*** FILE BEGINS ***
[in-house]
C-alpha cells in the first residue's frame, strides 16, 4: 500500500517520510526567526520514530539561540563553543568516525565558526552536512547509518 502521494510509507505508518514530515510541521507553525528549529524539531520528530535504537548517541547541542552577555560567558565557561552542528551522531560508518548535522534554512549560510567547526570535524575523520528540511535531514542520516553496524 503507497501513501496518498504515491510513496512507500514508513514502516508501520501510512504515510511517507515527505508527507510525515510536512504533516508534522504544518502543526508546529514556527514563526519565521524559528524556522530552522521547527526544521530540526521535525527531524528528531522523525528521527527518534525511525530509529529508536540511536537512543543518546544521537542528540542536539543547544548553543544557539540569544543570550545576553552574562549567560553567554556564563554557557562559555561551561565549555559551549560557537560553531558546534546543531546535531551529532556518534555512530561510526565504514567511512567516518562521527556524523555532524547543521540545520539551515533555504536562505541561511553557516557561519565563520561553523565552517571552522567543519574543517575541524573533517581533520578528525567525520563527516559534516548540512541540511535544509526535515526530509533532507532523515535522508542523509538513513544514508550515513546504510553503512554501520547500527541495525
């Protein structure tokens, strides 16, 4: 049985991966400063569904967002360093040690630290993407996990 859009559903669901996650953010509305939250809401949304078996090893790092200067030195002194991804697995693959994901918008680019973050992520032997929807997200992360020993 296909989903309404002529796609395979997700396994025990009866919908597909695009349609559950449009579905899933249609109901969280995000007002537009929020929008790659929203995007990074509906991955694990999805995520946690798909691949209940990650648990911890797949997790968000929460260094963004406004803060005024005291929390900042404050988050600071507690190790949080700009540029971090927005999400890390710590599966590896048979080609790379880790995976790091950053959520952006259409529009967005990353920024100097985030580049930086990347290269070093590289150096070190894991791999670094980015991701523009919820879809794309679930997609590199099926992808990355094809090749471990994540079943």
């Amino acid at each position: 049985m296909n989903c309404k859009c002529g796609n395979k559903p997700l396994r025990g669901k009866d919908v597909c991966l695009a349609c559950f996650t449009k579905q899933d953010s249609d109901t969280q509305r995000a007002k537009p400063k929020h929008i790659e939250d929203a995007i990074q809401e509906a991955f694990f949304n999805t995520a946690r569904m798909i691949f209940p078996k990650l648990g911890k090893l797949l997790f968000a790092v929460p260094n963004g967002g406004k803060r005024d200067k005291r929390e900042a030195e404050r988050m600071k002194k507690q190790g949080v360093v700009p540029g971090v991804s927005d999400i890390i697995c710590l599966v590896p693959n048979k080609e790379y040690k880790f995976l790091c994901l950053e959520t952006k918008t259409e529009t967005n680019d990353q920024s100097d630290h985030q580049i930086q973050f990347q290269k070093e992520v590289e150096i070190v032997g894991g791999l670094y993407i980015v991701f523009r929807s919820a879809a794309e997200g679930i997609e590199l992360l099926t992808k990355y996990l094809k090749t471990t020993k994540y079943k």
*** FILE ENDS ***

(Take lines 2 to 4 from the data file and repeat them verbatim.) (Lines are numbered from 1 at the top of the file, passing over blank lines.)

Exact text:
C-alpha cells in the first residue's frame, strides 16, 4: 500500500517520510526567526520514530539561540563553543568516525565558526552536512547509518 502521494510509507505508518514530515510541521507553525528549529524539531520528530535504537548517541547541542552577555560567558565557561552542528551522531560508518548535522534554512549560510567547526570535524575523520528540511535531514542520516553496524 503507497501513501496518498504515491510513496512507500514508513514502516508501520501510512504515510511517507515527505508527507510525515510536512504533516508534522504544518502543526508546529514556527514563526519565521524559528524556522530552522521547527526544521530540526521535525527531524528528531522523525528521527527518534525511525530509529529508536540511536537512543543518546544521537542528540542536539543547544548553543544557539540569544543570550545576553552574562549567560553567554556564563554557557562559555561551561565549555559551549560557537560553531558546534546543531546535531551529532556518534555512530561510526565504514567511512567516518562521527556524523555532524547543521540545520539551515533555504536562505541561511553557516557561519565563520561553523565552517571552522567543519574543517575541524573533517581533520578528525567525520563527516559534516548540512541540511535544509526535515526530509533532507532523515535522508542523509538513513544514508550515513546504510553503512554501520547500527541495525
């Protein structure tokens, strides 16, 4: 049985991966400063569904967002360093040690630290993407996990 859009559903669901996650953010509305939250809401949304078996090893790092200067030195002194991804697995693959994901918008680019973050992520032997929807997200992360020993 296909989903309404002529796609395979997700396994025990009866919908597909695009349609559950449009579905899933249609109901969280995000007002537009929020929008790659929203995007990074509906991955694990999805995520946690798909691949209940990650648990911890797949997790968000929460260094963004406004803060005024005291929390900042404050988050600071507690190790949080700009540029971090927005999400890390710590599966590896048979080609790379880790995976790091950053959520952006259409529009967005990353920024100097985030580049930086990347290269070093590289150096070190894991791999670094980015991701523009919820879809794309679930997609590199099926992808990355094809090749471990994540079943």
């Amino acid at each position: 049985m296909n989903c309404k859009c002529g796609n395979k559903p997700l396994r025990g669901k009866d919908v597909c991966l695009a349609c559950f996650t449009k579905q899933d953010s249609d109901t969280q509305r995000a007002k537009p400063k929020h929008i790659e939250d929203a995007i990074q809401e509906a991955f694990f949304n999805t995520a946690r569904m798909i691949f209940p078996k990650l648990g911890k090893l797949l997790f968000a790092v929460p260094n963004g967002g406004k803060r005024d200067k005291r929390e900042a030195e404050r988050m600071k002194k507690q190790g949080v360093v700009p540029g971090v991804s927005d999400i890390i697995c710590l599966v590896p693959n048979k080609e790379y040690k880790f995976l790091c994901l950053e959520t952006k918008t259409e529009t967005n680019d990353q920024s100097d630290h985030q580049i930086q973050f990347q290269k070093e992520v590289e150096i070190v032997g894991g791999l670094y993407i980015v991701f523009r929807s919820a879809a794309e997200g679930i997609e590199l992360l099926t992808k990355y996990l094809k090749t471990t020993k994540y079943k």